During the visit at APC laboratory, ECL team visit to Paris Observatory where microfabrication facility using for detectors fabrication and met Prof. Antoine Kouchner from laboratory Astroparticle and Cosmology APC.
ICEC27-ICMC 2018, Oxford, United Kingdom
Baurzhan Alzhanov participated ICEC27-ICMC 2018 that took place on Monday, 3rd September, 2018 – Friday, 7th September, 2018 on research topic “The cryogenic detector for cosmology observation”.
This paper presents the implementation of Kinetic Inductance Detectors (MKID) for mm/submm astronomy purposes in our cryocooler at Energetic Cosmos Laboratory (ECL). We have used the robust cryocooler 106 Shasta from HPD Company. The refrigerator can cool down the temperature to 30 mK. In this report, we describe our experiences about milli-kelvin refrigerator, implementation challenges of MKIDs in refrigerator and the evaluation results.
WOLTE 13 2018, Sorrento, Italy
Zhaksylyk Kazykenov participated WOLTE 13 held September 10 – 13, 2018 on research topic “Noise Studying of Microwave Kinetic Inductance Detectors”.
Microwave Kinetic Inductance Detectors (MKIDs) are superconducting sensors that can measure energy and number of incident photons at the same time. They can be manufactured in large arrays, each tuned to a specific frequency band. These detectors can be used from sub-mm to X-ray ranges. Noise performance of MKIDs is on of the determinative aspects. Theses detectors found to form excess noise that limits their sensitivity. The noise level depends on many factors starting from the design process finishing with the level of incoming signal. The goal of the research program is to design, realize and test MKIDs in order to measure the photon (from sub-mm to X-Ray) energy and its quantity and arrival time for astronomy studies at ECL. In this poster we will present the theoretical sources of noise in MKIDS and show some results from our experiments.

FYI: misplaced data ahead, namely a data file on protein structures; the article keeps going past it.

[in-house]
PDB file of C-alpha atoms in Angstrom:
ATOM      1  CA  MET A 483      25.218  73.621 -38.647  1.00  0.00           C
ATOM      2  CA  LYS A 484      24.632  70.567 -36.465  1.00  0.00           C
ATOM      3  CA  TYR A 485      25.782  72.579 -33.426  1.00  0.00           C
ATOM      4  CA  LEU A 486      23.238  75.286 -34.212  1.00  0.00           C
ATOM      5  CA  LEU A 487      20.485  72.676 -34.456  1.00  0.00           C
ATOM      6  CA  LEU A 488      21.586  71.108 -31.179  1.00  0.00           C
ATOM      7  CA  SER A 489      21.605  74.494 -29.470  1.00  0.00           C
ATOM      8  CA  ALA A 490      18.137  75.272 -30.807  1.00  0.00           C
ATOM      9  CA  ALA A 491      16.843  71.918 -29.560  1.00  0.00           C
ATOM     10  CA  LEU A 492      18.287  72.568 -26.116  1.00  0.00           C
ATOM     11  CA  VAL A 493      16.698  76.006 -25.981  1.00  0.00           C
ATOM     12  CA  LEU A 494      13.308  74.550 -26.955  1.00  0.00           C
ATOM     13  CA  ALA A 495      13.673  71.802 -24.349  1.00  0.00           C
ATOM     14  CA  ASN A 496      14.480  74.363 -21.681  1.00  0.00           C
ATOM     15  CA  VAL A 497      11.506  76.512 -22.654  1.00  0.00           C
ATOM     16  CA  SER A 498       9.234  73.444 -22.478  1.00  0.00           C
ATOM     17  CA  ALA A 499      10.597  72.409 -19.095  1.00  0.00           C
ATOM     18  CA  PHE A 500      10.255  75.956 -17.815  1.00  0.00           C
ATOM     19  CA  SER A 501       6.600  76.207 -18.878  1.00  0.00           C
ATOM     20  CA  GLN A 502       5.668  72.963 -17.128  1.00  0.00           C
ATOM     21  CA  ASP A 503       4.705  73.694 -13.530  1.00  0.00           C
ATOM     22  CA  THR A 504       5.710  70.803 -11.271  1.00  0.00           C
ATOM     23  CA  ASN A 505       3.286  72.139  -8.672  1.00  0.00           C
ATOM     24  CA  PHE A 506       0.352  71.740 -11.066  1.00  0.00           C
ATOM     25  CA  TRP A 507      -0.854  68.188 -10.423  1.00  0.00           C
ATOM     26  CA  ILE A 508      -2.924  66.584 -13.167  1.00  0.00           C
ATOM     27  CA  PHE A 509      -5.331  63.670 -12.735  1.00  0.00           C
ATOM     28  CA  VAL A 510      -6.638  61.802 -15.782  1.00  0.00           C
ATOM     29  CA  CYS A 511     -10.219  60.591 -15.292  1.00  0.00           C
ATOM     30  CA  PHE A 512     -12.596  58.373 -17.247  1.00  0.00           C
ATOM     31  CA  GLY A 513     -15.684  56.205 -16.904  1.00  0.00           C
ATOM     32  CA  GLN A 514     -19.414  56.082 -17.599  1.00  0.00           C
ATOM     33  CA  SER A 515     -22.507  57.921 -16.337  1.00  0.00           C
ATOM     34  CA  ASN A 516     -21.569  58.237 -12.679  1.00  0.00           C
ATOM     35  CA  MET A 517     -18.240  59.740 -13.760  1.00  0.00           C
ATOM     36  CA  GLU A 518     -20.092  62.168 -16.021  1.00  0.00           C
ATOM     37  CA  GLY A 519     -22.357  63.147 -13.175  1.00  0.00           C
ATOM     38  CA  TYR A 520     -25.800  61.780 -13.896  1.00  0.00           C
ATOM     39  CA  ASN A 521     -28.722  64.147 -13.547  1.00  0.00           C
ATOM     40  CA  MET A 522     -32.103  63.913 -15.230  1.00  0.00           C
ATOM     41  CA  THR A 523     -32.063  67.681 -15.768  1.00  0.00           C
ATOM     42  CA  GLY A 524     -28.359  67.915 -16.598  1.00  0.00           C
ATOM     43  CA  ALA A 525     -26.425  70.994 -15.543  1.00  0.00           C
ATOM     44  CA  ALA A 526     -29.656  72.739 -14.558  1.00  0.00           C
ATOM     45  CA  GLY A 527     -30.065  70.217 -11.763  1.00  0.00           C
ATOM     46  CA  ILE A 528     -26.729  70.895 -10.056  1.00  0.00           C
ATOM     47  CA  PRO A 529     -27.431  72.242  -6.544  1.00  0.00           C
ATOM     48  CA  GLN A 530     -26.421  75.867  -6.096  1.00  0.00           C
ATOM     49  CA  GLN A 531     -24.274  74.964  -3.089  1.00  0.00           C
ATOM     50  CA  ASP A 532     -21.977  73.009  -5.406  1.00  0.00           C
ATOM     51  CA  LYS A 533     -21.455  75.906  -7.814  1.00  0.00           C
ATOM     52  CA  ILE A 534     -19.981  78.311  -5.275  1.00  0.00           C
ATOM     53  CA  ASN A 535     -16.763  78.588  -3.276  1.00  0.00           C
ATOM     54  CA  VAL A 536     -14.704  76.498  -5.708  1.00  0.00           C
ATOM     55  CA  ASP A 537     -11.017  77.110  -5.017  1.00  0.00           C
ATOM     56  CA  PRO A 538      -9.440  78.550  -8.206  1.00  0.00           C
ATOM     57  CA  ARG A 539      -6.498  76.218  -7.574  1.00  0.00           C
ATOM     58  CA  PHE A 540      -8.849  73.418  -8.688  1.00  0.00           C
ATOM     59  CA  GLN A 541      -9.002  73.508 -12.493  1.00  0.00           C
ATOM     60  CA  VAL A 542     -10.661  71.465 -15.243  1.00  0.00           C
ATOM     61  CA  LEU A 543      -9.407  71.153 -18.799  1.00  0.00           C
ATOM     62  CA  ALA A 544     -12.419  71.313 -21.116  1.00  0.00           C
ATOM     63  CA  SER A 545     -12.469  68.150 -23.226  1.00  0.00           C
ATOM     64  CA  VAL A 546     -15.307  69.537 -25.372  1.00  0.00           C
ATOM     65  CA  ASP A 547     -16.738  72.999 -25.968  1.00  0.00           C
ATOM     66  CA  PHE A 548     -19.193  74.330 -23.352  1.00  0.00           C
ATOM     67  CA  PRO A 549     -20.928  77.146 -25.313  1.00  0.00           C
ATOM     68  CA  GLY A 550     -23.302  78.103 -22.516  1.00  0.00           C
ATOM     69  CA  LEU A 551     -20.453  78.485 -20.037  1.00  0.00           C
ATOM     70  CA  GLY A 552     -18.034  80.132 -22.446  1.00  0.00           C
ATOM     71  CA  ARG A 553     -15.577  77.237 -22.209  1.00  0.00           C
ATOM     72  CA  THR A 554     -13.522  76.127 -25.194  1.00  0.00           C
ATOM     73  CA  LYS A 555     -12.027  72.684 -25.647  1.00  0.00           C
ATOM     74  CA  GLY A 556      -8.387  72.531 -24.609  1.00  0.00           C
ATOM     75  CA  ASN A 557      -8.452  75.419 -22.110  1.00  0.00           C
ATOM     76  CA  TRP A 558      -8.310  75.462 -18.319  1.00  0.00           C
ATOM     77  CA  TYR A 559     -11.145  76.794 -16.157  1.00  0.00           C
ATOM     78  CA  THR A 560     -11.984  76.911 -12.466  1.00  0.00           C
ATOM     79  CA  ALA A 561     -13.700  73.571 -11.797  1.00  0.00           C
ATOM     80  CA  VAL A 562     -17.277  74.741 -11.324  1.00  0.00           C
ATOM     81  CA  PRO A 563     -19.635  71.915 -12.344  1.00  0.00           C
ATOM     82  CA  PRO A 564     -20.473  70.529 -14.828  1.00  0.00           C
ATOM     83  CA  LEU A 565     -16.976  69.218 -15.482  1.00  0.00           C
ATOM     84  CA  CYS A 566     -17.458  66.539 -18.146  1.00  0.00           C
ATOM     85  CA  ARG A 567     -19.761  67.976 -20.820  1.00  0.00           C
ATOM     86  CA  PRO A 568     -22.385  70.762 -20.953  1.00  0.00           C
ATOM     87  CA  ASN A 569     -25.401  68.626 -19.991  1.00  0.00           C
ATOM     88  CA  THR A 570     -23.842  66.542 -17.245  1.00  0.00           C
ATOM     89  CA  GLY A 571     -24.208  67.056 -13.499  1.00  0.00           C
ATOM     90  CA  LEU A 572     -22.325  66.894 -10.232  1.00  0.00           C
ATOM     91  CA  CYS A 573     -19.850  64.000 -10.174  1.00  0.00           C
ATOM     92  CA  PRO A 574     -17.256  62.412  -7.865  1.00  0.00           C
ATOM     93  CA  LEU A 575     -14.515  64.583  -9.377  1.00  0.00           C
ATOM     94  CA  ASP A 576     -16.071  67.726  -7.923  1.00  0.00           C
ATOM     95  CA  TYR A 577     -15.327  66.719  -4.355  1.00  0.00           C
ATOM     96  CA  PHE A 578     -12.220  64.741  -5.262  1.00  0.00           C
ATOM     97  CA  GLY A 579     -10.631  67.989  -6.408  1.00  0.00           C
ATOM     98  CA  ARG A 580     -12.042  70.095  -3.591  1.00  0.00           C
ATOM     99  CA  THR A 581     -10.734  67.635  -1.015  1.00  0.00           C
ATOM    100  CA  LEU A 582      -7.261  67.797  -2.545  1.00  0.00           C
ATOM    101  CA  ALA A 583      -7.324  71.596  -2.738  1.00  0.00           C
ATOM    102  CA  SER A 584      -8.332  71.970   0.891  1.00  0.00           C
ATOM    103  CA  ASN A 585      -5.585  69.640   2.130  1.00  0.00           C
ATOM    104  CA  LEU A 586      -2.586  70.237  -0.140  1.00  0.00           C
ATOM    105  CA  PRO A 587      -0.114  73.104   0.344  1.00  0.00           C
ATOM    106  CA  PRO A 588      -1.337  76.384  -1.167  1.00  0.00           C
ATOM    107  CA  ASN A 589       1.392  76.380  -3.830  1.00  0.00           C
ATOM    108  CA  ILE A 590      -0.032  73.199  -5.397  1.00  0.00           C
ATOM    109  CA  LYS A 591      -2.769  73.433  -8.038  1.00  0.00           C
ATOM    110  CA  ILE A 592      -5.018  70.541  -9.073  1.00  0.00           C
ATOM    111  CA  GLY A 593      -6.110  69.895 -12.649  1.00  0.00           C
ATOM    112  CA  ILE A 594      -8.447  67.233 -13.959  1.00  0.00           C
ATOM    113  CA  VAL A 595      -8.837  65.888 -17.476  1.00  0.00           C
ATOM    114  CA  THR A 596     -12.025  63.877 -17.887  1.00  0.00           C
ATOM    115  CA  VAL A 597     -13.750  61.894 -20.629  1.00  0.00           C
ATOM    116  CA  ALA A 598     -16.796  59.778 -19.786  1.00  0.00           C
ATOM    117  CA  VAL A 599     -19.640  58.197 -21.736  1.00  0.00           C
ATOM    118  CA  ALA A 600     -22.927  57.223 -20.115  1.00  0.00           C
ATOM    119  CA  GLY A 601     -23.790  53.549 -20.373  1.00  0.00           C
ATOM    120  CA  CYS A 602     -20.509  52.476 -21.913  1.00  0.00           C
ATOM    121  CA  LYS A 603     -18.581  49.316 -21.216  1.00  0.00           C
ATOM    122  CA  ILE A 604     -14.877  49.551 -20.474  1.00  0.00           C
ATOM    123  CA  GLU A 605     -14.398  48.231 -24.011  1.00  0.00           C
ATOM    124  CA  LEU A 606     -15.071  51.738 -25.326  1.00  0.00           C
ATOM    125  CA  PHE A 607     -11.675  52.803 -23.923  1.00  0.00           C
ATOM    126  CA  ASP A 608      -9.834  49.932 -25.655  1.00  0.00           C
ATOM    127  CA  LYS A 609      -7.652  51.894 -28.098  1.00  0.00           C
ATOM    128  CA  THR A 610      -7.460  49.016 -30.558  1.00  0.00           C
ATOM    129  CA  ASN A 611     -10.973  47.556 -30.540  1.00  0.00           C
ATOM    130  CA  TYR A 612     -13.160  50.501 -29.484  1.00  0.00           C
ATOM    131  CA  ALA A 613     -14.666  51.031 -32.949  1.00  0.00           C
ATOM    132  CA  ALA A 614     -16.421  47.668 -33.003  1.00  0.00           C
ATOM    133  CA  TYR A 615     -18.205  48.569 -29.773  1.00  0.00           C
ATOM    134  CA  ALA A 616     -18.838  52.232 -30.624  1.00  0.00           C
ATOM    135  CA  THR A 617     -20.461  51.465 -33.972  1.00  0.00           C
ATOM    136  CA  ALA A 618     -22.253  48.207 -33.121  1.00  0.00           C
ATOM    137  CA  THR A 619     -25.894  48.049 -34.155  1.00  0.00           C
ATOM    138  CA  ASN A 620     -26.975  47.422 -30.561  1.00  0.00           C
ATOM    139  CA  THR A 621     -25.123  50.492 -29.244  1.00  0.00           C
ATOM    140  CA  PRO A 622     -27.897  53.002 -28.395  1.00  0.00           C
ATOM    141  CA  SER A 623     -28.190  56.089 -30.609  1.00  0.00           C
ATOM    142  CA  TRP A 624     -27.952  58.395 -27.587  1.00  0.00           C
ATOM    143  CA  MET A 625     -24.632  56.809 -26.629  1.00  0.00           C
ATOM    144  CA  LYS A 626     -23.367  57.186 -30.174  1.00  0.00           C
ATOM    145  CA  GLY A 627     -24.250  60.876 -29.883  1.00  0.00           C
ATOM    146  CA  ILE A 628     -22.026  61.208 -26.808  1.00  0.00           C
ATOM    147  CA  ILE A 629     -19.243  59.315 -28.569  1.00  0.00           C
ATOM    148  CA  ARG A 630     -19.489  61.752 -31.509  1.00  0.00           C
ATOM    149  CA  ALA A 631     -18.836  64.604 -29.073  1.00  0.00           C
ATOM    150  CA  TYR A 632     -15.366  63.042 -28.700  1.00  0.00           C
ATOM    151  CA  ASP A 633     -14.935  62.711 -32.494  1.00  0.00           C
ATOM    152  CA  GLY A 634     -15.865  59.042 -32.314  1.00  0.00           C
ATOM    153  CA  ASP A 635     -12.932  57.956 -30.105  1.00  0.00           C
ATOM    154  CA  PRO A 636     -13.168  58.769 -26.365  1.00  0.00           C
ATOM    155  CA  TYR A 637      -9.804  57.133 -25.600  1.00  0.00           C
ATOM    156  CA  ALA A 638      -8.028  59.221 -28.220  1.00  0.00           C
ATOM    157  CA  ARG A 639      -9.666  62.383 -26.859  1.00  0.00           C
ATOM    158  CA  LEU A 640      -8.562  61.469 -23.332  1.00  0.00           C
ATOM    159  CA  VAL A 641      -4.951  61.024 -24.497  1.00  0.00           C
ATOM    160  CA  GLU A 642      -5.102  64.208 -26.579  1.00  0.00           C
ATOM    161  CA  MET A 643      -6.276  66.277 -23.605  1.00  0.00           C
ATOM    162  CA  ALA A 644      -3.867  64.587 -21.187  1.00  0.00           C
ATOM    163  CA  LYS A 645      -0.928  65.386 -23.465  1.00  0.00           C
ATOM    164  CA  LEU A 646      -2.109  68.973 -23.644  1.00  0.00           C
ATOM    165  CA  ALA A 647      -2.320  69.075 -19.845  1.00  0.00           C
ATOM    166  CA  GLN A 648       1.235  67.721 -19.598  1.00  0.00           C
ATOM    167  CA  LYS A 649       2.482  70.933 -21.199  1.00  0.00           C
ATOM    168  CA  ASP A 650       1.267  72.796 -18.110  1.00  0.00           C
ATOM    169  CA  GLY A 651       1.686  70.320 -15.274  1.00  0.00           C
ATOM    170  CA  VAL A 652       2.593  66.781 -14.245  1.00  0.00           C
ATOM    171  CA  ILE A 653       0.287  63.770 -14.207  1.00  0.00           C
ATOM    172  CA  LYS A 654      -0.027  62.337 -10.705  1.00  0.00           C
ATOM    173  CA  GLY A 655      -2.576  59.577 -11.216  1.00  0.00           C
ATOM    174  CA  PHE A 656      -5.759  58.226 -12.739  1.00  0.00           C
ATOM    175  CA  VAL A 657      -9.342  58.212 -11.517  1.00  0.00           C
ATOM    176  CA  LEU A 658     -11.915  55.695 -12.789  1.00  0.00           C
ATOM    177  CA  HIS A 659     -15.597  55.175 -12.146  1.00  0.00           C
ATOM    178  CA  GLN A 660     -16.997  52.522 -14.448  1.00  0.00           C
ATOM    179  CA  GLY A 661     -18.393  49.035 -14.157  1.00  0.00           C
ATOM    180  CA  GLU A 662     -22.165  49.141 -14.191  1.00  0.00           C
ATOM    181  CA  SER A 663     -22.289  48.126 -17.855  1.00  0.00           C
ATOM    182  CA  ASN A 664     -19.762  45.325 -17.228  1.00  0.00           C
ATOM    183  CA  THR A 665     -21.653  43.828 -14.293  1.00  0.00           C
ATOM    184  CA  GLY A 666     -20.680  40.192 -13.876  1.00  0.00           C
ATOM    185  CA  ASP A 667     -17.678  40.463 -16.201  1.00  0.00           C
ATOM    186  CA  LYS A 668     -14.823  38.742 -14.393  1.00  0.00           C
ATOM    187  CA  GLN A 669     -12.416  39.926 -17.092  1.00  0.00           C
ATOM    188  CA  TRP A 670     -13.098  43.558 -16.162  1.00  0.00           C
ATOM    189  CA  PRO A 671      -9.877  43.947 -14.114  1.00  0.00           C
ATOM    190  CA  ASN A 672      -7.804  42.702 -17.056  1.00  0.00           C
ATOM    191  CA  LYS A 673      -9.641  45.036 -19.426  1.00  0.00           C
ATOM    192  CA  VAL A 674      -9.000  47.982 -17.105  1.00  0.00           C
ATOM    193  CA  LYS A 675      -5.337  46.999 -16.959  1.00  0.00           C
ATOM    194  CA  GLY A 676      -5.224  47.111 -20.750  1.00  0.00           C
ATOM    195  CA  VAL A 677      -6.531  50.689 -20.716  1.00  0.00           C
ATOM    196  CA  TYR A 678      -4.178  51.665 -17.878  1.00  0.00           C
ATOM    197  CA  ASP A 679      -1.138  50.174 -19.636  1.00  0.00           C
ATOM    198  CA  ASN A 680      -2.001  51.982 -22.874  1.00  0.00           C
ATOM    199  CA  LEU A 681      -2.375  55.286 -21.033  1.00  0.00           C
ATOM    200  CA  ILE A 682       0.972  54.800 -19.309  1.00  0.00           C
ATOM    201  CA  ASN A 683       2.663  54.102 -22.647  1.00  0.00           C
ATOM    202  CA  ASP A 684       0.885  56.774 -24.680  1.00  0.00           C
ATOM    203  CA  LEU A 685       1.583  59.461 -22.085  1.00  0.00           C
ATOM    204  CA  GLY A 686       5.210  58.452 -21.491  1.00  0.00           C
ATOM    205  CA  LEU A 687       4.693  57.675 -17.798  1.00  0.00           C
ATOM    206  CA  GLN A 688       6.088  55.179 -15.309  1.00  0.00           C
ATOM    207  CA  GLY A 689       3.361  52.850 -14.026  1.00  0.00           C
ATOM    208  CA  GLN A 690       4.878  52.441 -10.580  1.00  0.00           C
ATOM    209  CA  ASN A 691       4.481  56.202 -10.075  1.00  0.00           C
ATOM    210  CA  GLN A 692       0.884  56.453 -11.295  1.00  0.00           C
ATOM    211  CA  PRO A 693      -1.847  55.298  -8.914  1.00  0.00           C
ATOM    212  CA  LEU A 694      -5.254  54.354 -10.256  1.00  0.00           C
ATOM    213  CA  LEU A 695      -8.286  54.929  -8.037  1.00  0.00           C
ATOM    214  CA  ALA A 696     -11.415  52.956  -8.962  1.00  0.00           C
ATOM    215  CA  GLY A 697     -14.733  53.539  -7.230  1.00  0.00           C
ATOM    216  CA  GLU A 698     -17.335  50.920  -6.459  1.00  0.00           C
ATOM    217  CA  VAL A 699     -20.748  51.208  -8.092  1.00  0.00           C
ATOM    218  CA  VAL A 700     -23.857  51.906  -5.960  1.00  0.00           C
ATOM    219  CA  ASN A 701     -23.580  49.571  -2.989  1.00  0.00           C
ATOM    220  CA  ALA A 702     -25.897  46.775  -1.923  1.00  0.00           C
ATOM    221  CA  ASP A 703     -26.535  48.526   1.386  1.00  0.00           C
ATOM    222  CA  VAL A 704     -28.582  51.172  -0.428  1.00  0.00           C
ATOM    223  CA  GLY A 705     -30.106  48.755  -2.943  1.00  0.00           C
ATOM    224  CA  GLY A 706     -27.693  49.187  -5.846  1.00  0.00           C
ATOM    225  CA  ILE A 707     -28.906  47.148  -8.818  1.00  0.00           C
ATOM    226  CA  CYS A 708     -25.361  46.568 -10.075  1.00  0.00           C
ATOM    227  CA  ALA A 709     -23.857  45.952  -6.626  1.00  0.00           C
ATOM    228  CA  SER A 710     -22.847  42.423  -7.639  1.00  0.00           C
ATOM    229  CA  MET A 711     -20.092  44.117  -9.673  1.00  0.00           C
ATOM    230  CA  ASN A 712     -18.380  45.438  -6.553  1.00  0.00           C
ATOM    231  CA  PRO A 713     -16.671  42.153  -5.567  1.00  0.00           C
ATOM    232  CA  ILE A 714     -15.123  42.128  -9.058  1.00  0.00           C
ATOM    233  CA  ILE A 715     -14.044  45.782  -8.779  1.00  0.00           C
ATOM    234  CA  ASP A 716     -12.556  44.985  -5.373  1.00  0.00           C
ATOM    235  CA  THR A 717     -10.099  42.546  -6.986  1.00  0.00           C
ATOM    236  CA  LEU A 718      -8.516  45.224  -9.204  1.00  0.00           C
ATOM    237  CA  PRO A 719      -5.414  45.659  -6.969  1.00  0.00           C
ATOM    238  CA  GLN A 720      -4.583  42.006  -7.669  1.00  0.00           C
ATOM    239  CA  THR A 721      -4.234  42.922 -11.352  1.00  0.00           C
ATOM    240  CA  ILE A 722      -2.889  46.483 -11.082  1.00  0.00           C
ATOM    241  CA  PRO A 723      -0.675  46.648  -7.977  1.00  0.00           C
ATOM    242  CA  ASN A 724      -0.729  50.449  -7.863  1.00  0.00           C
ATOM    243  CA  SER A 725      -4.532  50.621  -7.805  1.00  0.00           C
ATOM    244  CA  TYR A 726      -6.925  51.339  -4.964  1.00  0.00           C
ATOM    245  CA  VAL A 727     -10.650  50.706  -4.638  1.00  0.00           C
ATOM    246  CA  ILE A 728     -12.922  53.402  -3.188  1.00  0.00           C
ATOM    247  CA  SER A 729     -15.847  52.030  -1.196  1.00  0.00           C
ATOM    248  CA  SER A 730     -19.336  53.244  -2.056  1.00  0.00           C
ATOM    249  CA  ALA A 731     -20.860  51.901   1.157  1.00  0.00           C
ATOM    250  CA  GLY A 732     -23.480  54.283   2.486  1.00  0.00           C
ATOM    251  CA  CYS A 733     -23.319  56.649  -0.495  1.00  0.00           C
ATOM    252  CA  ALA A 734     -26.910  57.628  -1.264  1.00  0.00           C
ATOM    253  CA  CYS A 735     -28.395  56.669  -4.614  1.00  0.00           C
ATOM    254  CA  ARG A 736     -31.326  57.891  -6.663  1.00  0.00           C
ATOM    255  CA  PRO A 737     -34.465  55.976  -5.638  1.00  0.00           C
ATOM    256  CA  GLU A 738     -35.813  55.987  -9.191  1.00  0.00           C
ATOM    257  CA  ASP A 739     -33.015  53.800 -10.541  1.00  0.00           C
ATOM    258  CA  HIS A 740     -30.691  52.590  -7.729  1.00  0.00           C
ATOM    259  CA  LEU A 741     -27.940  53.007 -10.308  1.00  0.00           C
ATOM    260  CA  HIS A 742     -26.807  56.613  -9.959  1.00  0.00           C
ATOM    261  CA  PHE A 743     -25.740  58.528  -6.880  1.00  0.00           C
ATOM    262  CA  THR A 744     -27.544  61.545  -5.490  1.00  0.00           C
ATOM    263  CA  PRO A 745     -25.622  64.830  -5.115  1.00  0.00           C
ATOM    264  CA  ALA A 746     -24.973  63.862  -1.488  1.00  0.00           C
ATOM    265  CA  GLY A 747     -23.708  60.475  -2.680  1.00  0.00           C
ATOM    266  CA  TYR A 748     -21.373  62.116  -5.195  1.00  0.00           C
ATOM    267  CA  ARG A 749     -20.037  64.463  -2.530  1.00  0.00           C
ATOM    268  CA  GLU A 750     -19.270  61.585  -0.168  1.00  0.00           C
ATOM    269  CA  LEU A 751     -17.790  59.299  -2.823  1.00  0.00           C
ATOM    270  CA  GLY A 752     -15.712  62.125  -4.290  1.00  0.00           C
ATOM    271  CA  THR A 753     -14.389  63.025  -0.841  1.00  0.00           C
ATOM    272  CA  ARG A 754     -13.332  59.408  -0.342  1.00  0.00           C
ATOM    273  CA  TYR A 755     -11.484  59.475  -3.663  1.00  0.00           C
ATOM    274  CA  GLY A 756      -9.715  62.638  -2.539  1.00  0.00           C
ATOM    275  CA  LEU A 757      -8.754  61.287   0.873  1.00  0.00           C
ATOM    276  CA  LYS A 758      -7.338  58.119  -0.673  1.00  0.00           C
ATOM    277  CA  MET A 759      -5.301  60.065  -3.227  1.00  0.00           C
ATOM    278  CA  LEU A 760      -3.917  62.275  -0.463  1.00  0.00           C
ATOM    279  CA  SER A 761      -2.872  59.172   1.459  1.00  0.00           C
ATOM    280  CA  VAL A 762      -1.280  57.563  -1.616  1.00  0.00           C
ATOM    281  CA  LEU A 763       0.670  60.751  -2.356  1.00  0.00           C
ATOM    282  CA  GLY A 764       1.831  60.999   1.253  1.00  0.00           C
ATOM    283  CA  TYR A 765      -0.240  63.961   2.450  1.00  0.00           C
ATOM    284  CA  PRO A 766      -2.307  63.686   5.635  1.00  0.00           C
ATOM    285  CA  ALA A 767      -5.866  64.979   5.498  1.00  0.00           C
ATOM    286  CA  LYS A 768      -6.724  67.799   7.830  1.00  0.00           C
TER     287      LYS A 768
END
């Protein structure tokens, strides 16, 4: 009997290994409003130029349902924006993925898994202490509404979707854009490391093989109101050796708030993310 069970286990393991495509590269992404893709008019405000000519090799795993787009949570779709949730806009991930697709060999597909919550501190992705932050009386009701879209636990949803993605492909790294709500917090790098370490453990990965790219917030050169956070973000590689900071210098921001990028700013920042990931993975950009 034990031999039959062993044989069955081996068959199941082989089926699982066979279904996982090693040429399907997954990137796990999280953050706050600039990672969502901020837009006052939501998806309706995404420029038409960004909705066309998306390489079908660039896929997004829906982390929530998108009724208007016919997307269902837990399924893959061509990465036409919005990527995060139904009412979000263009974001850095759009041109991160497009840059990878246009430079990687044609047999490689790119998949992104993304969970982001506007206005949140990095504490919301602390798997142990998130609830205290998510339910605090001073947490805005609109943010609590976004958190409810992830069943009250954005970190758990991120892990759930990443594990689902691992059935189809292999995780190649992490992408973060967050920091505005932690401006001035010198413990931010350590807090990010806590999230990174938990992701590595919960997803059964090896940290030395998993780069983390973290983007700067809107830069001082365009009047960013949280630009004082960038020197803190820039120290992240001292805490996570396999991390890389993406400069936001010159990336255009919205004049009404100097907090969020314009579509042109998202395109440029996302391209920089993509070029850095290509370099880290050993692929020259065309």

ECL in the news
Microwave Kinetic Inductance detectors ( MKID) are used for capturing and characterizing mysterious cosmic explosions and bursts.
Marzhan Bekbalanova is working on the readout system of these detectors that uses FPGA to perform digital signal processing.
Baurzhan Alzhanov explains why we need an Adiabatic Demagnetization Refrigertor (ADR) for the MKIDs.
11:25 – 14:15 in the video
2017 Nobel Prize in Physics
for observation of Gravitational Waves
To learn more, see:
- ECL Autumn Workshop Colloquium by Prof. Robert Caldwell (ECL visitor): Gravitational Waves
- Scientific American article (with quote by Prof. Robert Caldwell)
- Nobel Foundation Popular Science Background
Trip to Assi Turgen:
On 13th-17th of November ECL members and Nazarbayev University SST (Physics) Master’s student Magzhan Kistaubayev visited Tien-Shan Astronomy Observatory. We had a collaborative work on short exposure observations with Electron Multiplied CCD (EMCCD) Cameras and tested GRB alerts receipt from NASA’s Swift spacecraft via GRB Coordinate Network.
Photos from the ECL August international conference:
More photos stored on the
We are on news:
The Coldest place of Kazakhstan
2017 Sep. 12- ECL achieves the title of Coldest Place EVER in Kazakhstan
Inside our newly installed Adiabatic Demagnetization refrigerator, we achieved just a few parts in one hundred of a degree above absolute zero to test superconducting super-sensitive sensors…
2017 Aug.- World Experts in Cosmology, Stellar Explosions, Superconducting
Sensors (some from NU!), gather for first international conference … [Read more here]
2017 Jul.- ECL publishes 7th paper on gravitational lensing … [Read more here ]